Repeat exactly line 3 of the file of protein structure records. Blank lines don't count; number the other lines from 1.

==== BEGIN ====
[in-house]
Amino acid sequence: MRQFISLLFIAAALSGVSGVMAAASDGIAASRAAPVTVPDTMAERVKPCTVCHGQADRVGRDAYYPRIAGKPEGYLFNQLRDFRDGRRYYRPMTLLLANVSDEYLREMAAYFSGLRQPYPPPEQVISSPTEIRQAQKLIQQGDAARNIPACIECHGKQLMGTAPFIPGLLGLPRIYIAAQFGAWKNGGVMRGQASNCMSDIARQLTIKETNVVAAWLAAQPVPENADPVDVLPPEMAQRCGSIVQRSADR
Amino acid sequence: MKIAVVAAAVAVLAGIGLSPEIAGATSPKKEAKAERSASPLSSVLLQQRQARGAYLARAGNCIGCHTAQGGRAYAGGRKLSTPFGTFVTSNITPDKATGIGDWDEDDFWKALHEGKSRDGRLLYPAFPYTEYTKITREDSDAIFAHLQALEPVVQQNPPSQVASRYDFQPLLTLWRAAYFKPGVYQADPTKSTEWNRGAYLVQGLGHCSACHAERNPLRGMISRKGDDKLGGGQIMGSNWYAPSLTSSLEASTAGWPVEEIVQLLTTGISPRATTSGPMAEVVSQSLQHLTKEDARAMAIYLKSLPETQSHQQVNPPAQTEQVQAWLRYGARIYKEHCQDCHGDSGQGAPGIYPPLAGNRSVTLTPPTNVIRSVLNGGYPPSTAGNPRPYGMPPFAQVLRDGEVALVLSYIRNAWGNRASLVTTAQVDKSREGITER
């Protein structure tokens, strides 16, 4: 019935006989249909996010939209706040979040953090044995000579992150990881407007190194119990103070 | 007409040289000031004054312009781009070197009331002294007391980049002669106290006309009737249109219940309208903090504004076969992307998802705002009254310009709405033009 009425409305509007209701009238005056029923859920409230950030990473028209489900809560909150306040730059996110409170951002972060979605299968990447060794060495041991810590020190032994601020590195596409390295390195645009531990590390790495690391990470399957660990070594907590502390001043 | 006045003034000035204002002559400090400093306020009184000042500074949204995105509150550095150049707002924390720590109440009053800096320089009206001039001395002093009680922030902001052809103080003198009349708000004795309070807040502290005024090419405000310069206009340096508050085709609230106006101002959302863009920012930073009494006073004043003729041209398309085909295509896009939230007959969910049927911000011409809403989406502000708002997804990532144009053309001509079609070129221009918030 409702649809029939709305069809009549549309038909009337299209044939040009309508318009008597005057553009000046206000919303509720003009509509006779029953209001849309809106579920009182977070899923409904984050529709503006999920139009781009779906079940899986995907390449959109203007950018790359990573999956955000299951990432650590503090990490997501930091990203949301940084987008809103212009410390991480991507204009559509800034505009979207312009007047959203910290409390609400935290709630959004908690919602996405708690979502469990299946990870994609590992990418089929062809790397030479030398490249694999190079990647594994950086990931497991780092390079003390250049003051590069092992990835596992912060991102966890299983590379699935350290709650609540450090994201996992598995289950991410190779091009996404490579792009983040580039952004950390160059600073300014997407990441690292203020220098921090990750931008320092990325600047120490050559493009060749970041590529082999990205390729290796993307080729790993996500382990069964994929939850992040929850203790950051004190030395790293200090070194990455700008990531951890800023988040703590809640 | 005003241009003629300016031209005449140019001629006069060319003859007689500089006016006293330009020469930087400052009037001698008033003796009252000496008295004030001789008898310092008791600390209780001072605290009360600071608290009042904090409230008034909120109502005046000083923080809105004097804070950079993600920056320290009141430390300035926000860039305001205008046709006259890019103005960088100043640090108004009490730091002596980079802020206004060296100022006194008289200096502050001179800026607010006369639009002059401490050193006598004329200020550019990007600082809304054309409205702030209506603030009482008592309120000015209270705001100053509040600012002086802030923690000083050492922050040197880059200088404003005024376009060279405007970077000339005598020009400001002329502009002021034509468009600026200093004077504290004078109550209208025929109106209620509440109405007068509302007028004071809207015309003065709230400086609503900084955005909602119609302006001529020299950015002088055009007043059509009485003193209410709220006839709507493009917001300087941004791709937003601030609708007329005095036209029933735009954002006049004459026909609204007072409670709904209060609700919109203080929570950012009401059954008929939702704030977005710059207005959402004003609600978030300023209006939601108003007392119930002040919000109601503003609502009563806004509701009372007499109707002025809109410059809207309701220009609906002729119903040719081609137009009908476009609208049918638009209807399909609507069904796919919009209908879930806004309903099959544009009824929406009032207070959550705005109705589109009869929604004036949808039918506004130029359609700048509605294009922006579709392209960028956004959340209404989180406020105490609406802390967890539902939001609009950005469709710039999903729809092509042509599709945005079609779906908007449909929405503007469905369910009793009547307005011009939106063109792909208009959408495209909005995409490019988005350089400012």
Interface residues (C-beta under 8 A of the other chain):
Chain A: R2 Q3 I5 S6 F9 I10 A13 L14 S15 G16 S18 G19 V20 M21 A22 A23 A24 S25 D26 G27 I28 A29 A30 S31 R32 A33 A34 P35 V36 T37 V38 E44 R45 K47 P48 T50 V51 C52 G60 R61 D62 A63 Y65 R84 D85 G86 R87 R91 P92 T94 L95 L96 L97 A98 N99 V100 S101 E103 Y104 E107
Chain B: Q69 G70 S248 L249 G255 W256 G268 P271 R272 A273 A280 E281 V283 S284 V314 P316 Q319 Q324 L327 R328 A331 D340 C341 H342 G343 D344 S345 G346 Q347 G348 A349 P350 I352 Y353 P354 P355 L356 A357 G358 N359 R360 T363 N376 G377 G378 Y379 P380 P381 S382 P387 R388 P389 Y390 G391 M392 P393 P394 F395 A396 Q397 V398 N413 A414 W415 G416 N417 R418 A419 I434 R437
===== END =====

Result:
Amino acid sequence: MKIAVVAAAVAVLAGIGLSPEIAGATSPKKEAKAERSASPLSSVLLQQRQARGAYLARAGNCIGCHTAQGGRAYAGGRKLSTPFGTFVTSNITPDKATGIGDWDEDDFWKALHEGKSRDGRLLYPAFPYTEYTKITREDSDAIFAHLQALEPVVQQNPPSQVASRYDFQPLLTLWRAAYFKPGVYQADPTKSTEWNRGAYLVQGLGHCSACHAERNPLRGMISRKGDDKLGGGQIMGSNWYAPSLTSSLEASTAGWPVEEIVQLLTTGISPRATTSGPMAEVVSQSLQHLTKEDARAMAIYLKSLPETQSHQQVNPPAQTEQVQAWLRYGARIYKEHCQDCHGDSGQGAPGIYPPLAGNRSVTLTPPTNVIRSVLNGGYPPSTAGNPRPYGMPPFAQVLRDGEVALVLSYIRNAWGNRASLVTTAQVDKSREGITER